So with continuous improvements in battery technology, is there in fact any need for the fuel cell vehicles? Aren't electric cars the best alternative to the internal combustion engine? If so, wouldn't it make more sense to concentrate on battery development and not waste effort on a far from optimal alternative that might turn out to be a dead end? Perhaps this is a case of corporate bet hedging. After all, the telecommunications industry was taken completely unawares by the personal consumer demand for mobile phones - a device that was aimed squarely at business users - so this may be a Plan B if something happens with the growth of electric vehicles. At least vehicle manufacturers aren't anti-innovation this time, unlike their voracious gobbling up of advanced steam car development in the early 1970s.

If not for private road vehicles, could there be a future for fuel cell technology in public transport? China and some European nations such as Germany have been trialling hydrogen-powered buses and tram cars, whilst Boeing is one of the aircraft manufacturers investigating the use of fuel cells in small aircraft and unmanned aerial vehicles. That isn't to say the future of commercial air travel excludes the turbofan engine; fuel cells will probably only ever be used for auxiliary power units.

I wouldn't want to disparage innovation but can't help thinking that in this instance, the self-regulating capitalist model is failing to cope with the paradigm shifts required to face the challenges of climate change. Would it be better for governments to incentivise the front-runner replacements for environmentally poor technologies, in this particular case favouring electric-powered vehicles? Solutions are needed now and I'm just not sure that there is the time to solve all the issues surrounding hydrogen fuel cells and the necessary infrastructure. Perhaps this technology should be saved for a rainy day sometime in the future, once our current crises are over and dealt with?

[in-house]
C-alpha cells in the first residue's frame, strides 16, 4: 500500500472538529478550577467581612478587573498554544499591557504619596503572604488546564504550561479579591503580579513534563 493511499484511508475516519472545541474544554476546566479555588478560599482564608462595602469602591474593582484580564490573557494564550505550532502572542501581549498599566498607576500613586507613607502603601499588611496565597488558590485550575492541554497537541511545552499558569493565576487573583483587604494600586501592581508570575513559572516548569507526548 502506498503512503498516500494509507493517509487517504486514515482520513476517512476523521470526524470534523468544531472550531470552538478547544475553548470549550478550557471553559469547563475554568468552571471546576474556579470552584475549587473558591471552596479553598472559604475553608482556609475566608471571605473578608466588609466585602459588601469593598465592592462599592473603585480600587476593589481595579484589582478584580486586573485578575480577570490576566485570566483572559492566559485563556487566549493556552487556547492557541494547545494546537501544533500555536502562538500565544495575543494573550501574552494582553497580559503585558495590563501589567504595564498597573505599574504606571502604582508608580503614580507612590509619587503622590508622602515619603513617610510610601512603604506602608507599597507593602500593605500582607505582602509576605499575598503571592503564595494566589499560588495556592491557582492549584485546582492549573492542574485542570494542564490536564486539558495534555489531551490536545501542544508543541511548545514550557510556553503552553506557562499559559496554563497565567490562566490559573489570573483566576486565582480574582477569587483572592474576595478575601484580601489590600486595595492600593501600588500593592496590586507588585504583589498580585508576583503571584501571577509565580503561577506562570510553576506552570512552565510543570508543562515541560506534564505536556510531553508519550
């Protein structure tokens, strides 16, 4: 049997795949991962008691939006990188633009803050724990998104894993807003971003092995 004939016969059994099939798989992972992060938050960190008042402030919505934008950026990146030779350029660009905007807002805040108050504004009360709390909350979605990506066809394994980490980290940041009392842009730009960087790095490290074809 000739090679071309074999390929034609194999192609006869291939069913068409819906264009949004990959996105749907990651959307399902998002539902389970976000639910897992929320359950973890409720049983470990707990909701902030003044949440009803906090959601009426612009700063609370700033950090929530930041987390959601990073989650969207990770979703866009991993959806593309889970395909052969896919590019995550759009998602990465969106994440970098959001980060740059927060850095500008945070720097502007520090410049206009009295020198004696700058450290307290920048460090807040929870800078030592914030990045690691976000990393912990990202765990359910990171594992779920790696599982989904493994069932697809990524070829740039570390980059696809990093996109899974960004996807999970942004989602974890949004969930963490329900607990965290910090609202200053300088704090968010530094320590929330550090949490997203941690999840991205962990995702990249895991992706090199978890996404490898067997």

Monday, 29 October 2018

Space is the place: did life begin in the cosmic void?

A few weeks' ago I was watching a television documentary about the search for intelligence aliens and featuring the usual SETI experts Jill Tarter and Seth Shostak when I realised that we rarely see any crossover with research into non-intelligent extra-terrestrial life. Whereas the former is often seen by outsiders as pie-in-the-sky work by idealistic dreamers, the latter has more of a down-to-Earth feel about it, even though it has at times also suffered from a lack of credibility.

Based on current thinking, it seems far more probable that life in the universe will mostly be very small and entirely lacking consciousness, in other words, microbial. After all, life on Earth arose pretty much as soon as the environment was stable enough, around 3.7 billion years ago or even earlier. In contrast, lifeforms large enough to be visible without a microscope evolved around 1 billion or so years ago (for photosynthetic plants) and only about 580 million years ago for complex marine animals.

The recent publicity surrounding the seasonal variations in methane on Mars has provided ever more tantalising hints that microbial life may survive in ultraviolet-free shelters near the Martian surface, although it will be some years before a robot mission sophisticated enough to visit sink holes or canyon walls can investigate likely habitats. (As for the oft-talked about but yet to be planned crewed mission, see this post from 2015.)

Therefore it seems that it is worth concentrating on finding biological or pre-biological compounds in extra-terrestrial objects as much as listening for radio signals. The search can be via remote sensing (e.g. of molecular clouds, comets and asteroids) as well as investigating meteorites - bearing in mind that the Earth receives up to one million kilogrammes of material per day, although less than one percent is large enough to be identified as such.